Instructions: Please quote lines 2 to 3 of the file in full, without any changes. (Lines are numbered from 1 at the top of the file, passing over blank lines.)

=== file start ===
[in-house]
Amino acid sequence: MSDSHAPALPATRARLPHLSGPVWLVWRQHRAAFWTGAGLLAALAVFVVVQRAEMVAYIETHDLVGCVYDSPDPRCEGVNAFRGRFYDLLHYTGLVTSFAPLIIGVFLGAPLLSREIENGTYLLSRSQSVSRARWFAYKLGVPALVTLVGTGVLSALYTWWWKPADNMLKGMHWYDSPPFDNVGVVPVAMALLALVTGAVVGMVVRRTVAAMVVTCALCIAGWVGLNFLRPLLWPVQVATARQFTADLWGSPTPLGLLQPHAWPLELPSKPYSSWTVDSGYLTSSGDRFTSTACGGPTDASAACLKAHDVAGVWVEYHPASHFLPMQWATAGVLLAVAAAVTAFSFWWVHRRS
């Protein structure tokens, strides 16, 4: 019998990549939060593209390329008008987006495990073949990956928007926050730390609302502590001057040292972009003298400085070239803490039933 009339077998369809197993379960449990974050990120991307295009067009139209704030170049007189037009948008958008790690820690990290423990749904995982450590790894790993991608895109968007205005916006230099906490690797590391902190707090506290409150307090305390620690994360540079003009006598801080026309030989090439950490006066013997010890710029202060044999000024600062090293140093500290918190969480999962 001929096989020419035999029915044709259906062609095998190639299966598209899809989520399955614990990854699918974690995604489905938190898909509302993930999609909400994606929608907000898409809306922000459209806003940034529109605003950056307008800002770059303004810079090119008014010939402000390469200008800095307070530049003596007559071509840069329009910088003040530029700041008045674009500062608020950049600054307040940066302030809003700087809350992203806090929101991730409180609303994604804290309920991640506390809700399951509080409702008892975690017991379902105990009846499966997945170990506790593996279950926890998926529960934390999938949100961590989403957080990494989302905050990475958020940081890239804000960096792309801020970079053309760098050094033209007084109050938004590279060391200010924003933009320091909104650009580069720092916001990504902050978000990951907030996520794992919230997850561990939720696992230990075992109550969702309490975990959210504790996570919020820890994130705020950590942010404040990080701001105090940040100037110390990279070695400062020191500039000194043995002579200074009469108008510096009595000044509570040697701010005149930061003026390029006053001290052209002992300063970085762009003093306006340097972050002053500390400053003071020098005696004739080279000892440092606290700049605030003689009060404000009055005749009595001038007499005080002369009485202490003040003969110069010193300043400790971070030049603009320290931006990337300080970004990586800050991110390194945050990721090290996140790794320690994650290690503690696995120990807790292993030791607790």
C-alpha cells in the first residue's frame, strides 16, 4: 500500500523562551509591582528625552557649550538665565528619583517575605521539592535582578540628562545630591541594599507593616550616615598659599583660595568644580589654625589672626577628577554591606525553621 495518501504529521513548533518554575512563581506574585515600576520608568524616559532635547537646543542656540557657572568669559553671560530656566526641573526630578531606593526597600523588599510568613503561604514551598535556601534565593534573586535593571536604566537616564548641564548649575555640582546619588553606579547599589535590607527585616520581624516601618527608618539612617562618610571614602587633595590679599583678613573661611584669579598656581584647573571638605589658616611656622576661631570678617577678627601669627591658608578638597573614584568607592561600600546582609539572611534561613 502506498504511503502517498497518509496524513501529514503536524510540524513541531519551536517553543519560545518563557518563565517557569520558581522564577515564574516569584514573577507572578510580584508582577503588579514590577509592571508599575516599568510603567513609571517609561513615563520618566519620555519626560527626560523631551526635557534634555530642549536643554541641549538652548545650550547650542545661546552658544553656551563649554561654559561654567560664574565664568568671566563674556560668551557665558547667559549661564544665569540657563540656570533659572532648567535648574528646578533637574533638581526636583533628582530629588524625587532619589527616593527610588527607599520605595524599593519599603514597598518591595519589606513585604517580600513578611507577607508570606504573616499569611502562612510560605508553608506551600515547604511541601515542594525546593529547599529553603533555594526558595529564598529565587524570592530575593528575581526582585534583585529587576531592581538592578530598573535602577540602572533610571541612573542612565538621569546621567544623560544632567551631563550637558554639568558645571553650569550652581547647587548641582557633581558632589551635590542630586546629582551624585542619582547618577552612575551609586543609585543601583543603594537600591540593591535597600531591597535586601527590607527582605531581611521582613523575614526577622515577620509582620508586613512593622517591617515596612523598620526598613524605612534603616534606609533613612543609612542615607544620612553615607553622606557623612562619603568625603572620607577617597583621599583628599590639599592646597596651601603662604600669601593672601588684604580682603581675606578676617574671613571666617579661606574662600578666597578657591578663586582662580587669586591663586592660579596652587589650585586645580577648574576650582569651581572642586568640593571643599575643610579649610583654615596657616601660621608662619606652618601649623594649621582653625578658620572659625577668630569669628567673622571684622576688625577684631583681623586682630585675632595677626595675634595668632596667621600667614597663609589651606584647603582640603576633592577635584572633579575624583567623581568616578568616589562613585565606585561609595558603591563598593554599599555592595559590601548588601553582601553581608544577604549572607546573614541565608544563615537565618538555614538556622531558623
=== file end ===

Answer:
Amino acid sequence: MSDSHAPALPATRARLPHLSGPVWLVWRQHRAAFWTGAGLLAALAVFVVVQRAEMVAYIETHDLVGCVYDSPDPRCEGVNAFRGRFYDLLHYTGLVTSFAPLIIGVFLGAPLLSREIENGTYLLSRSQSVSRARWFAYKLGVPALVTLVGTGVLSALYTWWWKPADNMLKGMHWYDSPPFDNVGVVPVAMALLALVTGAVVGMVVRRTVAAMVVTCALCIAGWVGLNFLRPLLWPVQVATARQFTADLWGSPTPLGLLQPHAWPLELPSKPYSSWTVDSGYLTSSGDRFTSTACGGPTDASAACLKAHDVAGVWVEYHPASHFLPMQWATAGVLLAVAAAVTAFSFWWVHRRS
């Protein structure tokens, strides 16, 4: 019998990549939060593209390329008008987006495990073949990956928007926050730390609302502590001057040292972009003298400085070239803490039933 009339077998369809197993379960449990974050990120991307295009067009139209704030170049007189037009948008958008790690820690990290423990749904995982450590790894790993991608895109968007205005916006230099906490690797590391902190707090506290409150307090305390620690994360540079003009006598801080026309030989090439950490006066013997010890710029202060044999000024600062090293140093500290918190969480999962 001929096989020419035999029915044709259906062609095998190639299966598209899809989520399955614990990854699918974690995604489905938190898909509302993930999609909400994606929608907000898409809306922000459209806003940034529109605003950056307008800002770059303004810079090119008014010939402000390469200008800095307070530049003596007559071509840069329009910088003040530029700041008045674009500062608020950049600054307040940066302030809003700087809350992203806090929101991730409180609303994604804290309920991640506390809700399951509080409702008892975690017991379902105990009846499966997945170990506790593996279950926890998926529960934390999938949100961590989403957080990494989302905050990475958020940081890239804000960096792309801020970079053309760098050094033209007084109050938004590279060391200010924003933009320091909104650009580069720092916001990504902050978000990951907030996520794992919230997850561990939720696992230990075992109550969702309490975990959210504790996570919020820890994130705020950590942010404040990080701001105090940040100037110390990279070695400062020191500039000194043995002579200074009469108008510096009595000044509570040697701010005149930061003026390029006053001290052209002992300063970085762009003093306006340097972050002053500390400053003071020098005696004739080279000892440092606290700049605030003689009060404000009055005749009595001038007499005080002369009485202490003040003969110069010193300043400790971070030049603009320290931006990337300080970004990586800050991110390194945050990721090290996140790794320690994650290690503690696995120990807790292993030791607790």